Integrated disaster risk research that draws on interdisciplinary perspectives will provide opportunities to rethink many of the standard practices in DRRM. Researchers are beginning to demonstrate that structural approaches to floods, the most frequent disaster, should not be managed through the construction of dams and dikes, which obstruct the natural flow of waters, and which result in greater loss of life and infrastructure when they break. Letting floodwaters flow along natural paths and embedding this practice in public policy will require considerable investment in governmental disaster education. This education must also take place at the community level, as villagers often feel safer when surrounded by dikes.

Other events, such as volcanic eruptions, earthquakes, tsunamis, and landslides, require new approaches to reduce their impacts. Officials must communicate early warnings in a timely manner so that human (and animal) lives can be saved, and affected populations must understand the need to take timely risk avoidance actions. Better outcomes that translate into better and more rapid recovery can only be achieved through the generation of new knowledge at the interface of science and social science. This is the challenge for those working in this space.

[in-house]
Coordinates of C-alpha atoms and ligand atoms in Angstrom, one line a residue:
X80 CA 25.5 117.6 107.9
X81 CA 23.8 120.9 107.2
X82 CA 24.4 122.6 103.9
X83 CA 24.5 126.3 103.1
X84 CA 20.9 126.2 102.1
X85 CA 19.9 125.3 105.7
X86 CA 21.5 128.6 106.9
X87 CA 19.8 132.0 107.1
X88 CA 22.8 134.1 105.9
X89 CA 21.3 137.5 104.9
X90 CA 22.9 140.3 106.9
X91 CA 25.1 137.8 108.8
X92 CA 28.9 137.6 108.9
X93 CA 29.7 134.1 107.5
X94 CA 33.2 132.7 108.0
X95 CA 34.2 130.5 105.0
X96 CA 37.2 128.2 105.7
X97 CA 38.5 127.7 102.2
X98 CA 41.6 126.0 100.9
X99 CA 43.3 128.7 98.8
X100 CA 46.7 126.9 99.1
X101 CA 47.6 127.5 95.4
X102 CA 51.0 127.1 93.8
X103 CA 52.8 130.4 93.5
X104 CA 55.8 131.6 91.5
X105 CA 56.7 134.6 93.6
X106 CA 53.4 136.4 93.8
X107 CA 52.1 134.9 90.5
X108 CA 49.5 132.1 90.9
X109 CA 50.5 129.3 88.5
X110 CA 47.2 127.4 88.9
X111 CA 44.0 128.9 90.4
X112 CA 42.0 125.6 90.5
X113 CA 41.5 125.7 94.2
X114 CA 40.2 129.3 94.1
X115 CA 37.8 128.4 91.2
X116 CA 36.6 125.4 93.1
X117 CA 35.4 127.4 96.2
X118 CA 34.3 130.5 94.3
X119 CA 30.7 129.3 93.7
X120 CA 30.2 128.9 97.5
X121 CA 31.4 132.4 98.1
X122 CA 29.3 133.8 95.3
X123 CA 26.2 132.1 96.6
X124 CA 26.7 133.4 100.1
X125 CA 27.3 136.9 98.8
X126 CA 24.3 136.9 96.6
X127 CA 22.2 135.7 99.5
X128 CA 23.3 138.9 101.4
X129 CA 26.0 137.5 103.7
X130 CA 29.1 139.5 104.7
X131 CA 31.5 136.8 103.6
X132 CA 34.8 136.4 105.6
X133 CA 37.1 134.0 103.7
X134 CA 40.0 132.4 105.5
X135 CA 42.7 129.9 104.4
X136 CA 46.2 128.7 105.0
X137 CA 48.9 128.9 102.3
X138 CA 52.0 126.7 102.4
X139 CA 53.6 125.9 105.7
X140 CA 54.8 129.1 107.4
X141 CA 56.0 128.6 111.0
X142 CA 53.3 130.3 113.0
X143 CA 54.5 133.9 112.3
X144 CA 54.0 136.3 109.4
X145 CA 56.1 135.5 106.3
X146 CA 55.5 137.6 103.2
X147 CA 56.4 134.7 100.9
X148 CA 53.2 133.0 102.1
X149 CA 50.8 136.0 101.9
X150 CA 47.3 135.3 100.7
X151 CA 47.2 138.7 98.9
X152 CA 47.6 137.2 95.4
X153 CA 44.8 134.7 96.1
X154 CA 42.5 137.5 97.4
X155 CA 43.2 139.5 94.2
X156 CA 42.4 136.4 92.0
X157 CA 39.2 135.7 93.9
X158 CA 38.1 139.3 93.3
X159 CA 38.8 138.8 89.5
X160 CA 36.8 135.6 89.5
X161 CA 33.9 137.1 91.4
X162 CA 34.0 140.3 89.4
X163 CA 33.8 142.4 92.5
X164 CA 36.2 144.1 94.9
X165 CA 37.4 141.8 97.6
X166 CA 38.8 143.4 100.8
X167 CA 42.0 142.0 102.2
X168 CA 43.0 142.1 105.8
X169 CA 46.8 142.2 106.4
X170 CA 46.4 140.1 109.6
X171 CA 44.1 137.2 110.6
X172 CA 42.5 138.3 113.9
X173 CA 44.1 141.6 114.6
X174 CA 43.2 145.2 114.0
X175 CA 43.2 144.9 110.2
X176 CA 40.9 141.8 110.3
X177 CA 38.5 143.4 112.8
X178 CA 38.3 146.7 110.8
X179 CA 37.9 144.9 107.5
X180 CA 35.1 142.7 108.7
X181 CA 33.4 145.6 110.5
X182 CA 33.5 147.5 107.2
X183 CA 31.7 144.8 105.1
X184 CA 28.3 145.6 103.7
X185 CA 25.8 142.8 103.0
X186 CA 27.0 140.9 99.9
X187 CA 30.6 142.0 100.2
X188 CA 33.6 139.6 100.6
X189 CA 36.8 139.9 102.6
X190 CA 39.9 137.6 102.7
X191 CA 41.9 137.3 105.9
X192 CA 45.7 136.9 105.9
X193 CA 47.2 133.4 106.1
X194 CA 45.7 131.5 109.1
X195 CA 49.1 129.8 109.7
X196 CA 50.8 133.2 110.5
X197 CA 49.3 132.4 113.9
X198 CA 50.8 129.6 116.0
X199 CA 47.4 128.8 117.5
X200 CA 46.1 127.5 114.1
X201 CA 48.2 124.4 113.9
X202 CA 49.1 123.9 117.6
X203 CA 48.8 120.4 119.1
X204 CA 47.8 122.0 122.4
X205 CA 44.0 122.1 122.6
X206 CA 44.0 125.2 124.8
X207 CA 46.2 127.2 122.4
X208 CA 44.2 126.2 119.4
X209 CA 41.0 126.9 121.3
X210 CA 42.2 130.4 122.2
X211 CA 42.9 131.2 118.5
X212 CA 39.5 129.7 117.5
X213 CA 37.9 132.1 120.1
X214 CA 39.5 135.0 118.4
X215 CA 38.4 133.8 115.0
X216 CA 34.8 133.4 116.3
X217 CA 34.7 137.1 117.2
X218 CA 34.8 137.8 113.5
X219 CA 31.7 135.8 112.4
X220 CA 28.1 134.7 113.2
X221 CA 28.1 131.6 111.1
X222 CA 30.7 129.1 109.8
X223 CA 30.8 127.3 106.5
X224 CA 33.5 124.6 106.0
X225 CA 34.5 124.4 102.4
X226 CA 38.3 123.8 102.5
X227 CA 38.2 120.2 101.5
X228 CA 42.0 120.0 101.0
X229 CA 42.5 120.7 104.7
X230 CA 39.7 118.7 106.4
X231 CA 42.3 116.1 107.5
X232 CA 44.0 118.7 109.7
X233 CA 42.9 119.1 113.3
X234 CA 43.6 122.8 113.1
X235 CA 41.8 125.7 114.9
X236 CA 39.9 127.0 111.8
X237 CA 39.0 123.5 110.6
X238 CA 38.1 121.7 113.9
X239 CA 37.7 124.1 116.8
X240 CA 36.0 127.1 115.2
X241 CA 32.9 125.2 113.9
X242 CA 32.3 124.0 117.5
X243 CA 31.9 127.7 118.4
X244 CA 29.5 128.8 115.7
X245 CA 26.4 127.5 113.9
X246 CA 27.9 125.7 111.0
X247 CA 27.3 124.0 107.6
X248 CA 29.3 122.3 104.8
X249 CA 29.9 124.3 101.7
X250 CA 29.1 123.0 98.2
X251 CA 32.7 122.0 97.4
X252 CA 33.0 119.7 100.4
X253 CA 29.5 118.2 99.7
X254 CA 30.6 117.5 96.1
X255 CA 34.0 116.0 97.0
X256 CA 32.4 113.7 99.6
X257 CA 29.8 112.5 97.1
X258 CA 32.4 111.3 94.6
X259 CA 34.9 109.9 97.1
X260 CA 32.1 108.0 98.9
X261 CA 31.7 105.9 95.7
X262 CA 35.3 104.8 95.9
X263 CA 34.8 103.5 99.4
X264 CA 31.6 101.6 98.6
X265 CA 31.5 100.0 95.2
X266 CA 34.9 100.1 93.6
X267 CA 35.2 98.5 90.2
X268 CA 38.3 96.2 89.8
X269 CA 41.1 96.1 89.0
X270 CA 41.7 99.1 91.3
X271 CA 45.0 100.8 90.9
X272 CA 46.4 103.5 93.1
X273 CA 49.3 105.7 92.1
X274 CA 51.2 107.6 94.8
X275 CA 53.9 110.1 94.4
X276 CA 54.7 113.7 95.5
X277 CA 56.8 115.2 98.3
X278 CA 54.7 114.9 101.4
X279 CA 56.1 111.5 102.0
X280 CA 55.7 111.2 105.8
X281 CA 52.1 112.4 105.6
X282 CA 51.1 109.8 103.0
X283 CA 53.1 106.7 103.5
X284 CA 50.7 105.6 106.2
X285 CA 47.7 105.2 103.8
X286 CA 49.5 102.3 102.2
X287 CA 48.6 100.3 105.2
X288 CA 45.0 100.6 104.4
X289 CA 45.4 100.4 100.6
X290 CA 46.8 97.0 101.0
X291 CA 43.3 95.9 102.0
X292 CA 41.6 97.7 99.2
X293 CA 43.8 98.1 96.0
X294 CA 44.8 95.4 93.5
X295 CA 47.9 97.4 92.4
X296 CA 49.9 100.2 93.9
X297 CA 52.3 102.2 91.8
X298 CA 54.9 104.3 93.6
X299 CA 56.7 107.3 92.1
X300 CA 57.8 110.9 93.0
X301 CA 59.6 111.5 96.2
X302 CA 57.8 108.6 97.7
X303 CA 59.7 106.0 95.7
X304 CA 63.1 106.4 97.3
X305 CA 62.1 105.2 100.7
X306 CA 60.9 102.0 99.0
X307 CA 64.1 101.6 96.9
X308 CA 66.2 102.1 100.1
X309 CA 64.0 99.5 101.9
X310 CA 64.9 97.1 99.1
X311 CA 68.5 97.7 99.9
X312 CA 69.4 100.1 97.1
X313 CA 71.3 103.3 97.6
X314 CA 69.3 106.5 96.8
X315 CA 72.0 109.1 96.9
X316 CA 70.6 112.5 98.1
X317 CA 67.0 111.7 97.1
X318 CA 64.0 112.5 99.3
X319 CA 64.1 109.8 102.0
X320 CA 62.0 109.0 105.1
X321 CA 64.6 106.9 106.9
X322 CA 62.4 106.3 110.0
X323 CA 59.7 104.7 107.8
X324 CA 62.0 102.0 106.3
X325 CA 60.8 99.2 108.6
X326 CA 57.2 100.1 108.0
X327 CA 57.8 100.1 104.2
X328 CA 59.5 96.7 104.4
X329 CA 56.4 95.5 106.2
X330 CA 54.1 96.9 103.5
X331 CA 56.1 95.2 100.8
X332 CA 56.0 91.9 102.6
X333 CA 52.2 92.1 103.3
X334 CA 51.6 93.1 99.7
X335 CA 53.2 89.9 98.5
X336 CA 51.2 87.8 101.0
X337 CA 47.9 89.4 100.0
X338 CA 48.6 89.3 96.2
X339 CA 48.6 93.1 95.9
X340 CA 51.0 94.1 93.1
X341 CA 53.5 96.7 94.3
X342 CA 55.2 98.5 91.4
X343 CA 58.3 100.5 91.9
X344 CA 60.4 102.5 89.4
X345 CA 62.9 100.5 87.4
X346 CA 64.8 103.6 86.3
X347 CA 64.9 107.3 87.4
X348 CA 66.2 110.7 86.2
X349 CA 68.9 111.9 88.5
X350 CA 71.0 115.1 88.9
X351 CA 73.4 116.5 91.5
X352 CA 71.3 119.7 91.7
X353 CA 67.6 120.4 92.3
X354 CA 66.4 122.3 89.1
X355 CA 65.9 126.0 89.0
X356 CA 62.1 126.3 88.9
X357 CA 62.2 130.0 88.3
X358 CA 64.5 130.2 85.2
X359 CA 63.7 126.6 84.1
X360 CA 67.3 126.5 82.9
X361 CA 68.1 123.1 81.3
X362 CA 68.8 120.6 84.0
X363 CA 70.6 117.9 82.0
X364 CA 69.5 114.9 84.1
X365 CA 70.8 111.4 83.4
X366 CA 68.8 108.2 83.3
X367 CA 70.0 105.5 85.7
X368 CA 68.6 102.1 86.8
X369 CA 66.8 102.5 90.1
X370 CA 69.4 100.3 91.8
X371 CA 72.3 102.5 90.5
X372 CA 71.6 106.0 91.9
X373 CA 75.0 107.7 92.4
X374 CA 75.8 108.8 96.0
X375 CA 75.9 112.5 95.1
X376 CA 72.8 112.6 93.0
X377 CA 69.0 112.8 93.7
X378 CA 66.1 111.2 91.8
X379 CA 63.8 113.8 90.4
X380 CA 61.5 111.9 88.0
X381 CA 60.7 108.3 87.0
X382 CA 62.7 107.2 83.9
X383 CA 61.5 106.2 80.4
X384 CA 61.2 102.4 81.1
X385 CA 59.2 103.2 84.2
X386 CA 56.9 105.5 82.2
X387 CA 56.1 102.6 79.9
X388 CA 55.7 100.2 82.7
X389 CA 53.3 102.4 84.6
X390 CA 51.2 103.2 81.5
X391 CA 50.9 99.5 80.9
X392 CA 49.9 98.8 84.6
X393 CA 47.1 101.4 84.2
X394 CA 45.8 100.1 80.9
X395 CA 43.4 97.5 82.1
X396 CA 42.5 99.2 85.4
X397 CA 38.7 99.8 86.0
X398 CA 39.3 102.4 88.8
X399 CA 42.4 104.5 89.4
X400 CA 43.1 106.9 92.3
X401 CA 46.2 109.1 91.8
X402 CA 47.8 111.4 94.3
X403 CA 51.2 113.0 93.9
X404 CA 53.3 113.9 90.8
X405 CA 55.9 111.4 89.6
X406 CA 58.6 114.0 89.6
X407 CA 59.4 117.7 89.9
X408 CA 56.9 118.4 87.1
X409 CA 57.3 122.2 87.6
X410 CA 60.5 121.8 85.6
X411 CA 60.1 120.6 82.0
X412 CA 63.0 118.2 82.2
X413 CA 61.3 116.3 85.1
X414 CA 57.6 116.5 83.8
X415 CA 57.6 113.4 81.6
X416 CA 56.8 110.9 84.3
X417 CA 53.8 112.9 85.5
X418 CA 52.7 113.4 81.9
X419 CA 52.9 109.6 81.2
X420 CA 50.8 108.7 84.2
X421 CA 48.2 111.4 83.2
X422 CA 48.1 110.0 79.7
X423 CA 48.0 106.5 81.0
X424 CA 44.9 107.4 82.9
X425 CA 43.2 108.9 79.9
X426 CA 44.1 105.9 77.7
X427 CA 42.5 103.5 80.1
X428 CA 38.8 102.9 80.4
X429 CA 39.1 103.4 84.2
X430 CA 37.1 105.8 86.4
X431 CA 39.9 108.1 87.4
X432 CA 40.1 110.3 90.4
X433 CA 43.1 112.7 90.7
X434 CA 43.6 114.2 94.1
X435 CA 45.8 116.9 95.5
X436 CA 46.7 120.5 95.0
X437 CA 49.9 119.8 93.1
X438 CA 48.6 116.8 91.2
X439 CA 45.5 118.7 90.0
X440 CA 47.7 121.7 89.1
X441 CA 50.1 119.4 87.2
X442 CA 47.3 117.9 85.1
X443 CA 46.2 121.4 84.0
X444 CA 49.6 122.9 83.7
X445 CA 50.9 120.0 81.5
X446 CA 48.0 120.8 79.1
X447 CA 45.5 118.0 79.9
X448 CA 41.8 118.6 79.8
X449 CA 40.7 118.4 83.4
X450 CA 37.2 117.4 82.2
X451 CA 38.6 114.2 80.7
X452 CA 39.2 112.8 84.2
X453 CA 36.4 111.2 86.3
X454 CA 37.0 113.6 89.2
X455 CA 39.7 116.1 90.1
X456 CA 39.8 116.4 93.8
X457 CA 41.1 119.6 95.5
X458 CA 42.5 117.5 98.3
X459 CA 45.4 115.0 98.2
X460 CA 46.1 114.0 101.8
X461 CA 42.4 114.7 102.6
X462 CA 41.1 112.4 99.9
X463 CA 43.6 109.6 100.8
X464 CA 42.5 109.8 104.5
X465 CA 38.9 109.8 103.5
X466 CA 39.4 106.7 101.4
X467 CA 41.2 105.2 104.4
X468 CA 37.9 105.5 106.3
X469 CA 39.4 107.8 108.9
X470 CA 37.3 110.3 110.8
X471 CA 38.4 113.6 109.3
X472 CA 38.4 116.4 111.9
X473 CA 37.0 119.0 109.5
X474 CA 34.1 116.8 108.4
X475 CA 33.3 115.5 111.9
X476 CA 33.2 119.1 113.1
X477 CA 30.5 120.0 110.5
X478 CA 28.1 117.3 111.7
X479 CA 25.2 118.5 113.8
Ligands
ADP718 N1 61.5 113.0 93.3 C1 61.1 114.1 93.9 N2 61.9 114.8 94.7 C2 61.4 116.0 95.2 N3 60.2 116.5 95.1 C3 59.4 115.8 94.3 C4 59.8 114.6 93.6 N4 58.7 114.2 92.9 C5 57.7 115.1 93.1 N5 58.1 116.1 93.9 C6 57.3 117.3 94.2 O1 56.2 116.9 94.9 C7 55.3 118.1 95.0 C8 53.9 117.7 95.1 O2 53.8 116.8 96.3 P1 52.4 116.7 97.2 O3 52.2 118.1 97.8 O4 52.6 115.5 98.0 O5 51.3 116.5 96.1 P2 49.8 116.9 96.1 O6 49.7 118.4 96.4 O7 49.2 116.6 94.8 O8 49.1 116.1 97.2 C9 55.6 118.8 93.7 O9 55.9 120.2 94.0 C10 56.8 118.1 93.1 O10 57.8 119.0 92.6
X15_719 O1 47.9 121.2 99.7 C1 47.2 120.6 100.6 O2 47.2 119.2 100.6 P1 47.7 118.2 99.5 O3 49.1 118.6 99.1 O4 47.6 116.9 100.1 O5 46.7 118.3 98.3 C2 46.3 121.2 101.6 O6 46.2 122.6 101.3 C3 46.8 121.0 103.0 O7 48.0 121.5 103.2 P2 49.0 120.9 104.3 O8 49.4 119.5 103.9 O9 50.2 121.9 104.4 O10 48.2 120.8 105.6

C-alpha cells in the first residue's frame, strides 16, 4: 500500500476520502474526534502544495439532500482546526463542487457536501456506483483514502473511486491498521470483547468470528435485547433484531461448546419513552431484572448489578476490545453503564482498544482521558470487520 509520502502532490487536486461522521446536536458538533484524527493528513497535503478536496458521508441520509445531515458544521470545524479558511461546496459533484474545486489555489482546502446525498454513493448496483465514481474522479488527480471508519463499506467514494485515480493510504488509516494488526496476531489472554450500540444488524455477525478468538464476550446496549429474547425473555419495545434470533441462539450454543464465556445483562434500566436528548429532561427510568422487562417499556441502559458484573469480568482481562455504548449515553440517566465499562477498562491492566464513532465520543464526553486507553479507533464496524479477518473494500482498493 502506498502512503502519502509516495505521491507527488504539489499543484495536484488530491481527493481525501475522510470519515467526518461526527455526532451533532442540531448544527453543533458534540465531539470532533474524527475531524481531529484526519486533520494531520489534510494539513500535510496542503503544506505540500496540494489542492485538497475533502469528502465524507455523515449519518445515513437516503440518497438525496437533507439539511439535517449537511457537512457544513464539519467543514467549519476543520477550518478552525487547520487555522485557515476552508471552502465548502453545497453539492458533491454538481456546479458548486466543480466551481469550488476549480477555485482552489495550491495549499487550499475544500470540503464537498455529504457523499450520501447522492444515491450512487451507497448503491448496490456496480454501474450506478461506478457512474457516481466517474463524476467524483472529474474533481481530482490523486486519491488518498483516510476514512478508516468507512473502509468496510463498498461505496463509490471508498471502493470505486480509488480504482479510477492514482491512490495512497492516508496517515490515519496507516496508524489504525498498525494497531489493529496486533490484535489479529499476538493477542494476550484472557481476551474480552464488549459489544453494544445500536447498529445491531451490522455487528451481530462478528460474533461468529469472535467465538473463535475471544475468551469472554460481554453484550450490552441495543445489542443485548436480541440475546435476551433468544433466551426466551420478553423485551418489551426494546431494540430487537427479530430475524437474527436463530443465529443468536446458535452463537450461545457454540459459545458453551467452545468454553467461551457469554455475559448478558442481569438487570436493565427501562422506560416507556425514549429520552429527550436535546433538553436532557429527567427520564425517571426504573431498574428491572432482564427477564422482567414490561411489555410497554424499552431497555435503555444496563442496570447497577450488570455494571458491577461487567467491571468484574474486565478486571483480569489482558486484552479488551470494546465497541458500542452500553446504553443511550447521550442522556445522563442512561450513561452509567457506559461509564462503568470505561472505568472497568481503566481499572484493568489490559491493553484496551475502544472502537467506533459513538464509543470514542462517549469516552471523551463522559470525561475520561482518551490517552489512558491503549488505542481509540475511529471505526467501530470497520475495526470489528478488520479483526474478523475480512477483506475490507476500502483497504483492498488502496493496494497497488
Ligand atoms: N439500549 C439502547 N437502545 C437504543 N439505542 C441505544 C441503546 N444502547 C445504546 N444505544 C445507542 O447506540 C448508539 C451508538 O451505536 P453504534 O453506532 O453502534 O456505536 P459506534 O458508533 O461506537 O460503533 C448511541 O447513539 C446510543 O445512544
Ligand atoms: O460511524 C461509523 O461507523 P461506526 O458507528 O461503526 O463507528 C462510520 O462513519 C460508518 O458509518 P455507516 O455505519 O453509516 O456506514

Further Reading

James, Helen, and Douglas Paton, eds. The Consequences of Disasters: Demographic, Planning, and Policy Implications. Springfield, IL: Charles C. Thomas, 2016.

Opinions expressed in articles published by AsiaGlobal Online reflect only those of the authors and do not necessarily represent the views of AsiaGlobal Online or the Asia Global Institute


Helen James

Helen James is an honorary professor at the Department of Anthropology, School of Culture, History and Language, College of Asia Pacific, Australian National University. She received her PhD from the University of Pittsburgh. She lectures in disaster risk reduction and management at the ANU. Her current research interests are in disaster risk reduction and recovery in Asia, social resilience and adaptation, and overcoming disaster vulnerability. She is a Life Member of Clare Hall, University of Cambridge.